Recognizing and Alleviating the Holiday Blues in the Aging Population


While the holidays are synonymous with joy and cheer, for the aging population, this time of year can be difficult.

According to the American Medical Resource Institute, approximately 6 million people over 65 are depressed. For many, feelings of sadness and despondency increase this time of year.

Aging can be trying. The elderly are dealing with a lot of stressors than can cause sadness and depression. They could be experiencing: chronic pain, illness complications, memory loss, loss of a loved one, a care facility transition. The list could go on.

When you combine these stressors with the hustle and bustle of the holidays, it can be overwhelming.

If you are a caregiver or family member of an aging loved one, lookout for these depression symptoms:

  1. Anxiety

  2. Loss of interest in daily activities

  3. Depressed or irritable mood

  4. Feelings of worthlessness or sadness

  5. Expressions of helplessness

  6. Loss of appetite

  7. Weight loss

  8. Lack of attention to personal care and hygiene

  9. Fatigue

  10. Difficulty concentrating

Here’s a few ways you can try to cheer an elderly loved one during the holidays:

Overall, get involved. One of the best ways to help your aging loved one or patient eschew the blues is by including them in the season. Oftentimes, the underlying cause of sadness may not necessarily be with the holiday itself, but the emotions that go along with remembering earlier, happier times. Make this year happy too. Help them create new memories. Try including them in some of these holiday activities:

  • Volunteer - It’s the season of giving. If your grandma or grandpa love kids, coordinate an outing to a children’s hospital. Or, go with gram or gramps to feed the homeless. Serving others is the best way to get in the holiday spirit and beat the blues.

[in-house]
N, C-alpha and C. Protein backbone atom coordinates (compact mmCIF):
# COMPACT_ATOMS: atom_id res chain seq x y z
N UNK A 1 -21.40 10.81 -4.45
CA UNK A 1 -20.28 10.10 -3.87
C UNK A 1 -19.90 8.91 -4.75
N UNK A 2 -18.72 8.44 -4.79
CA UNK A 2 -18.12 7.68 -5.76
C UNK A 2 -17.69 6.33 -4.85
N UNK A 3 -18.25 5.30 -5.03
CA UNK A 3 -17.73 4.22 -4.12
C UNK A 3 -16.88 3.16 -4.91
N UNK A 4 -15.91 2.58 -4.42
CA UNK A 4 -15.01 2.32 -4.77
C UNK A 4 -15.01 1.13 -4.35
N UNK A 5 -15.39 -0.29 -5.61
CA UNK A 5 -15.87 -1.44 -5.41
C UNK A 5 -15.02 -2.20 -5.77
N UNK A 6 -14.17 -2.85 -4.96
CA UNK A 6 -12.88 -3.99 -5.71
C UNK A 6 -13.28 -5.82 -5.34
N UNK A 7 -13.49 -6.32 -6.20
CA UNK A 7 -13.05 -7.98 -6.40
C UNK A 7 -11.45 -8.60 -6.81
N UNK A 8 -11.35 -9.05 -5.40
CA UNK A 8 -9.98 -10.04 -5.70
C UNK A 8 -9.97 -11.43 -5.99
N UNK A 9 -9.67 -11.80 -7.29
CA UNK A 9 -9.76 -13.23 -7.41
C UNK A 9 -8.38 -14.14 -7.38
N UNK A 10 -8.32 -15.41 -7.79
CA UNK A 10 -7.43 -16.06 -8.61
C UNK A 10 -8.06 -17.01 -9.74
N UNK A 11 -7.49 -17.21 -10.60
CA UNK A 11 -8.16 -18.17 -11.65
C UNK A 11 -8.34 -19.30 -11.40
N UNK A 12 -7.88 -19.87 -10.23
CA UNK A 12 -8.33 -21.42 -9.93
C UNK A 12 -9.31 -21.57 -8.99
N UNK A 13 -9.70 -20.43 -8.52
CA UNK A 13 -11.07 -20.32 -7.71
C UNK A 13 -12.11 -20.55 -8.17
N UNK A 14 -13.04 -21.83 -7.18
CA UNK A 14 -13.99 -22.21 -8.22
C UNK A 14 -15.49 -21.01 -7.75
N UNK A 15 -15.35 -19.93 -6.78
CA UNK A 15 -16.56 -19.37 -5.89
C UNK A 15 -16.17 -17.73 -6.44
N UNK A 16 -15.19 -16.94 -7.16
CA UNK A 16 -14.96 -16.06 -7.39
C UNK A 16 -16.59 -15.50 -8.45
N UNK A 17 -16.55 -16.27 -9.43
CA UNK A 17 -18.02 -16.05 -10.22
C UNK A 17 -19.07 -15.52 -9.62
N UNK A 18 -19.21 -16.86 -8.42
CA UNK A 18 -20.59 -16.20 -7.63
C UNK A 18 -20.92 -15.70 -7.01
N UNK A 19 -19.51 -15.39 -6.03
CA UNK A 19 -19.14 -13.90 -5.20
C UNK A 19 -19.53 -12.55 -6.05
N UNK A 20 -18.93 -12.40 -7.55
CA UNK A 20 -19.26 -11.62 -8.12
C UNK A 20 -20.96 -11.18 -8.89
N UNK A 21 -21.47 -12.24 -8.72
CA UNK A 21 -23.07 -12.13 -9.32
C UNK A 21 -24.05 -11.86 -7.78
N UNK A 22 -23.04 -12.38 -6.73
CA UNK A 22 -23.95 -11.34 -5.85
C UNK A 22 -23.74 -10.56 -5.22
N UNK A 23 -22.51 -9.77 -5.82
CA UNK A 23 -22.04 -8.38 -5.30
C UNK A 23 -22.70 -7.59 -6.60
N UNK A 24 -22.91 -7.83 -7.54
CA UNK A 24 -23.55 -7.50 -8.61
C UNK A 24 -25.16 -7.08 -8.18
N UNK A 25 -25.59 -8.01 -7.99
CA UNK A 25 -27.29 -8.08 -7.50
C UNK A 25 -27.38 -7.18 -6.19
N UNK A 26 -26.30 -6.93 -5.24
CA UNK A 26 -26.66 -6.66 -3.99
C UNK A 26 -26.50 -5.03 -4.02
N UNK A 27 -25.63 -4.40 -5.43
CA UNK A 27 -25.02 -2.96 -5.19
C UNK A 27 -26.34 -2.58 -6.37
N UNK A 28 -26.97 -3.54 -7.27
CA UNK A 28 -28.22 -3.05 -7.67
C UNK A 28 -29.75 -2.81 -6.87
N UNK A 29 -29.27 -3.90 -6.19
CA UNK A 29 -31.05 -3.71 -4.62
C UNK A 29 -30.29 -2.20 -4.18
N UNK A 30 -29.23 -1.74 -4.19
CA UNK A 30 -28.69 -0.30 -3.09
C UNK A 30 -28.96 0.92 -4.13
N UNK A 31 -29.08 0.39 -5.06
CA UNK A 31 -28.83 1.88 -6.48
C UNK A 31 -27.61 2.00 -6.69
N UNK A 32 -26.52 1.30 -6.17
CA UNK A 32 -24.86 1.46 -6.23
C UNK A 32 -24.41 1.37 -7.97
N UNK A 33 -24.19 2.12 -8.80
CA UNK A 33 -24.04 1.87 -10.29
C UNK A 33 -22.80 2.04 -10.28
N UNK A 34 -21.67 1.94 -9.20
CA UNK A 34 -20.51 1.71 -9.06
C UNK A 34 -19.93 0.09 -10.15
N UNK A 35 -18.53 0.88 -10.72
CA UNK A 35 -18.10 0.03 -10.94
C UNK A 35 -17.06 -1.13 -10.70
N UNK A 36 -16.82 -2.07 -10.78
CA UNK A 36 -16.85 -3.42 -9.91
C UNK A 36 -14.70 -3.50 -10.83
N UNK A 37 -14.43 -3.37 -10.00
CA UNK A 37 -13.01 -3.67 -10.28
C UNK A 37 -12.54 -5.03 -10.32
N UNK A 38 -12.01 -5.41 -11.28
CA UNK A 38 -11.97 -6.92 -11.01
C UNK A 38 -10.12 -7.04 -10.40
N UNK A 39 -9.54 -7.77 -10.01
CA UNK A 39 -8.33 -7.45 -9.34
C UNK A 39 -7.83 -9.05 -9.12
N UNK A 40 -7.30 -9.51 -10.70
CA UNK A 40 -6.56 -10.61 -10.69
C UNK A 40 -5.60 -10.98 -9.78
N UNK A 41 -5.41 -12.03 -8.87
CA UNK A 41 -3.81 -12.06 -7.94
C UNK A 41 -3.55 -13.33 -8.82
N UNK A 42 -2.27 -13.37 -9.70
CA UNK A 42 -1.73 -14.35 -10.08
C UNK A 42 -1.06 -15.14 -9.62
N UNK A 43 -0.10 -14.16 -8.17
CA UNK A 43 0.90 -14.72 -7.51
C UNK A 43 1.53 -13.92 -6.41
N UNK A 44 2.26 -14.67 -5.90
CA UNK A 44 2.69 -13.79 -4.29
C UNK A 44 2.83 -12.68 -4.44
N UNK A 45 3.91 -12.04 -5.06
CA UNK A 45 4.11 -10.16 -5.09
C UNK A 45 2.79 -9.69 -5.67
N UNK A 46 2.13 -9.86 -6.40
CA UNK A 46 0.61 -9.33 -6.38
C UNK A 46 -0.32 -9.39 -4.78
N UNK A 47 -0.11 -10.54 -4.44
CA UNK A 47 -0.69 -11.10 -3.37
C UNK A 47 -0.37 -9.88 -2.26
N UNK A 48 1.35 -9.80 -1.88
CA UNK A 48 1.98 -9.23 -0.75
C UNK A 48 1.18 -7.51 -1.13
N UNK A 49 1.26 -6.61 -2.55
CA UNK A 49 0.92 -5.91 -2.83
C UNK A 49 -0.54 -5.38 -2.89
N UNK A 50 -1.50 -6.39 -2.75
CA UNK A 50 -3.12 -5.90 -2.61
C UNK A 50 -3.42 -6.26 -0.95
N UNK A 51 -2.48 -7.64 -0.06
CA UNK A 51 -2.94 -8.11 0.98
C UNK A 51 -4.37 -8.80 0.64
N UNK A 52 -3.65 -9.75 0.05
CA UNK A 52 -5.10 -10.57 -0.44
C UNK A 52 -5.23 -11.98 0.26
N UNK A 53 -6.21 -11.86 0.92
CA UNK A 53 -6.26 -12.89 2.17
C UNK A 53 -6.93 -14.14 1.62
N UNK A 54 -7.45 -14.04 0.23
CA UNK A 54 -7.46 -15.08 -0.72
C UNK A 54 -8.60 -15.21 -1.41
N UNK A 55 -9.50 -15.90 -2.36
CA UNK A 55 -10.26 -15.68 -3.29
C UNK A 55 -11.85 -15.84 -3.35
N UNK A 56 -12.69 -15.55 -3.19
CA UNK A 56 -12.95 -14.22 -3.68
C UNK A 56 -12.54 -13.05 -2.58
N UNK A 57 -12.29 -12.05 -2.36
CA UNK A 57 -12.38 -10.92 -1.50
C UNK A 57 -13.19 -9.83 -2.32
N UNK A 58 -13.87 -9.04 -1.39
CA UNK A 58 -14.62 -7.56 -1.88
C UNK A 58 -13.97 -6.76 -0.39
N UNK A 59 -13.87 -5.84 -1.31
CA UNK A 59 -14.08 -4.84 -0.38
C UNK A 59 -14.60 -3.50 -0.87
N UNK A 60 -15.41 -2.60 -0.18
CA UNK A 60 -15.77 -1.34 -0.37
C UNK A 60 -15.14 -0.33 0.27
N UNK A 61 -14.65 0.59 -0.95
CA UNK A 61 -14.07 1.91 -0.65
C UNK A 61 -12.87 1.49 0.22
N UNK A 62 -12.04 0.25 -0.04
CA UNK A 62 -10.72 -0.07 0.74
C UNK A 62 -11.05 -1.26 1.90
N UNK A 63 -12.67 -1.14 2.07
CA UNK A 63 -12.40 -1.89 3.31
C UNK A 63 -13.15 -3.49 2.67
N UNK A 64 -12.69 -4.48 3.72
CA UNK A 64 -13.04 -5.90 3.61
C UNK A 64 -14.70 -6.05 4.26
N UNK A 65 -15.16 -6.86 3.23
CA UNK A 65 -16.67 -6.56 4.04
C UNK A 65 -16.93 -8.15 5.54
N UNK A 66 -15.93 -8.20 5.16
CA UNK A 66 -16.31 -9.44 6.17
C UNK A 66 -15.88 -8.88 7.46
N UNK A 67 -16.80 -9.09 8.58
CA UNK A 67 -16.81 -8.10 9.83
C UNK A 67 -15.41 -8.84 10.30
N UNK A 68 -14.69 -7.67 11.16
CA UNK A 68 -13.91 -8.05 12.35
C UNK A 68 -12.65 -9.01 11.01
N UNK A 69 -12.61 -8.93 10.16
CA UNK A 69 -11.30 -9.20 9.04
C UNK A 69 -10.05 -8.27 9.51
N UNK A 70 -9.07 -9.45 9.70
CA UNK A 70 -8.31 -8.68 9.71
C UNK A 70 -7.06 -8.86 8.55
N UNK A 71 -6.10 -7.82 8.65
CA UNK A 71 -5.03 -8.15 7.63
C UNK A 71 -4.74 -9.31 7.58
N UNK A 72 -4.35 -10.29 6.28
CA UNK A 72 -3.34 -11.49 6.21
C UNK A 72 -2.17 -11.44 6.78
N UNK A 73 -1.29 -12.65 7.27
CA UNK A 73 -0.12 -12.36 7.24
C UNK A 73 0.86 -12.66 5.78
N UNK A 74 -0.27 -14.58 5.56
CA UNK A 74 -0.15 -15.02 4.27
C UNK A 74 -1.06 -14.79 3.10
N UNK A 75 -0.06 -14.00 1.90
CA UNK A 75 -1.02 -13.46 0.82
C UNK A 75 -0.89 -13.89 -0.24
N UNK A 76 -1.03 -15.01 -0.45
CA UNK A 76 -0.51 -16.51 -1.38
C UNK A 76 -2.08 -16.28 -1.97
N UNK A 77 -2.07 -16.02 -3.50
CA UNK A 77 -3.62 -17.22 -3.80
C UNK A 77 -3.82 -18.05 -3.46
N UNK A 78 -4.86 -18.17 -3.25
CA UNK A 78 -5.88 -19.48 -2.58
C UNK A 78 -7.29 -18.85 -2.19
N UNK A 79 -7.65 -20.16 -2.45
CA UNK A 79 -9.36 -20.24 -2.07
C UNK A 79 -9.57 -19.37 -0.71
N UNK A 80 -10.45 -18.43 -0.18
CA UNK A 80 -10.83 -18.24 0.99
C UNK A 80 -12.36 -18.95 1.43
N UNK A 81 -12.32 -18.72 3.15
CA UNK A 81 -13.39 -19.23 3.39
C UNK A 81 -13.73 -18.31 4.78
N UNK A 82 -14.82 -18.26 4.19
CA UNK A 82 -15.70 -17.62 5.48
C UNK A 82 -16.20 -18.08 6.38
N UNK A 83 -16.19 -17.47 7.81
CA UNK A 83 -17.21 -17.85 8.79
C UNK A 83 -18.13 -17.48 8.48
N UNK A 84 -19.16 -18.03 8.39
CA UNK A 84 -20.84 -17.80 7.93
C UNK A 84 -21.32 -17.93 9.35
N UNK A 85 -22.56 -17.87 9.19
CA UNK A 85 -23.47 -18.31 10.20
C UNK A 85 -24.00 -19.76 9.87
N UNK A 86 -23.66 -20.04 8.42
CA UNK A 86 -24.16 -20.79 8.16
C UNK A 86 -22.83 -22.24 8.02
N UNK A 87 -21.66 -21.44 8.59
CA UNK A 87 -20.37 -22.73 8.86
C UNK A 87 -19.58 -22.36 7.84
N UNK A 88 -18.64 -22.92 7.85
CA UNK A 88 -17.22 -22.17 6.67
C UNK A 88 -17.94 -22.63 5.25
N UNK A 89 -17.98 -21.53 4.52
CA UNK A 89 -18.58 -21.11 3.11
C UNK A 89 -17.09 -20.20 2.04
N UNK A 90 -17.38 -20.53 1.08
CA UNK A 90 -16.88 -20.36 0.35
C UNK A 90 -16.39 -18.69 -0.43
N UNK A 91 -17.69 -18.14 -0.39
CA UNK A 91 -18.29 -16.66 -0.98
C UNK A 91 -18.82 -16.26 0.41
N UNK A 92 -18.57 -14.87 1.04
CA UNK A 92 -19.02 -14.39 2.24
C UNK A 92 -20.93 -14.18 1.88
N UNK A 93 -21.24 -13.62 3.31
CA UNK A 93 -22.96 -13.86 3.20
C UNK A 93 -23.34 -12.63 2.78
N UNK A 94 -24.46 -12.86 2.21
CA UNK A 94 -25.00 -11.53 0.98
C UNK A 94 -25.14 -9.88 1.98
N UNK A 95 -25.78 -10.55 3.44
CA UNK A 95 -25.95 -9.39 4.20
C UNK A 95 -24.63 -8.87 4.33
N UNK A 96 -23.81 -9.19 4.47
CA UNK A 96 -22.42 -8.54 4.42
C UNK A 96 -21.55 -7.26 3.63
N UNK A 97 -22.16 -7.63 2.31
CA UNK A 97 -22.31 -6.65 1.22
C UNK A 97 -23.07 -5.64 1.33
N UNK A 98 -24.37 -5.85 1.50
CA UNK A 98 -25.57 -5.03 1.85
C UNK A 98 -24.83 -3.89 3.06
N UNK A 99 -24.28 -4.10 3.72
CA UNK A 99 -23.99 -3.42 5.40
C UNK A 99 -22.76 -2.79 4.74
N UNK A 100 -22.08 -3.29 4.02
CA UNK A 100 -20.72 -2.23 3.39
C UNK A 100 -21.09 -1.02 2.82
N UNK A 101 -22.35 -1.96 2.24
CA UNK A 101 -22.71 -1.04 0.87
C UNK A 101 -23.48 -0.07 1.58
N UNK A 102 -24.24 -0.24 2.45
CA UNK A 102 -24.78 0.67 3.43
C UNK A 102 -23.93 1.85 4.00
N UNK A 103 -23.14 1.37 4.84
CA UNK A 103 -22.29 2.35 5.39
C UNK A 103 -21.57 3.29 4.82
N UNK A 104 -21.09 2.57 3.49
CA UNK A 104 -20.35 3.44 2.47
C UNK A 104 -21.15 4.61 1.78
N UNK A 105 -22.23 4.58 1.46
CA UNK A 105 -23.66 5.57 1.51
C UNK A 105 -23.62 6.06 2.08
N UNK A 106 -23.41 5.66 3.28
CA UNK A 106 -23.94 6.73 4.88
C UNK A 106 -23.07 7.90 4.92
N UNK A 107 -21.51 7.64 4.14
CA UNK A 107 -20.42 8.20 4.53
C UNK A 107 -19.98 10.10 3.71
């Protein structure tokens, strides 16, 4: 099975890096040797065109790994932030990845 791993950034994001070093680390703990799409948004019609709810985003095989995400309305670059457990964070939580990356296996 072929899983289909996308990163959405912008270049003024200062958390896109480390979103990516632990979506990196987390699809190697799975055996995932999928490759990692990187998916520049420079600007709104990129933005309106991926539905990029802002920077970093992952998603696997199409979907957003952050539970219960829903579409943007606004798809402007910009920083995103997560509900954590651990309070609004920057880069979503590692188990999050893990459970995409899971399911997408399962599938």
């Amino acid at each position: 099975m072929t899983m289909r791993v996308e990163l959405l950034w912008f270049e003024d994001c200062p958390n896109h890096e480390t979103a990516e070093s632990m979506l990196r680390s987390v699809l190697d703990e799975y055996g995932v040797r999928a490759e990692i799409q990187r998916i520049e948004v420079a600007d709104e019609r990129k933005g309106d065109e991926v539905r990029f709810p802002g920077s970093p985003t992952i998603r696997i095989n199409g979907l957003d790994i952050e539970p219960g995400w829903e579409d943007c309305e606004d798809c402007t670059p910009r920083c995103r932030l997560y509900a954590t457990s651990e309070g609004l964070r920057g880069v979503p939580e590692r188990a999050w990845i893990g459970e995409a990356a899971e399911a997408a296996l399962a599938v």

• Get social – Often times the aging population feels forgotten. This time of year can exacerbate those feelings. Surround your elderly family members with friends and loved ones. Make extra effort to include them in a meal, conversation or a card game.

  • Go to church - Churches are filled with holiday activities. If your aging loved one is religious, a church outing or service could be a perfect fit.

  • Shop - You’re going to shop this time of year, you might as well invite your great aunt along. You’ll both benefit from the together time.

  • Light up the month - Adding indoor lights can help get anyone in the holiday spirit. Help deck the halls for those who can’t.

  • Talk about it - If your patient or loved one seems depressed, start a dialogue. It may be as simple as saying, "How are you feeling?"

  • Reminisce (my personal favorite) - At a holiday gathering, go around the room and share your favorite holiday memory. Nothing brings a smile more than remembering all the happy times spent together and honoring those who may not be there to share.

From the MHA family, we wish you a blessed holiday season and an amazing 2019. In our lives, there are so many things to be thankful for. Let’s all make the extra effort to include ALL of our loved ones in December festivities. It’ll bring extra happiness to all involved. As always, please take care of each other.


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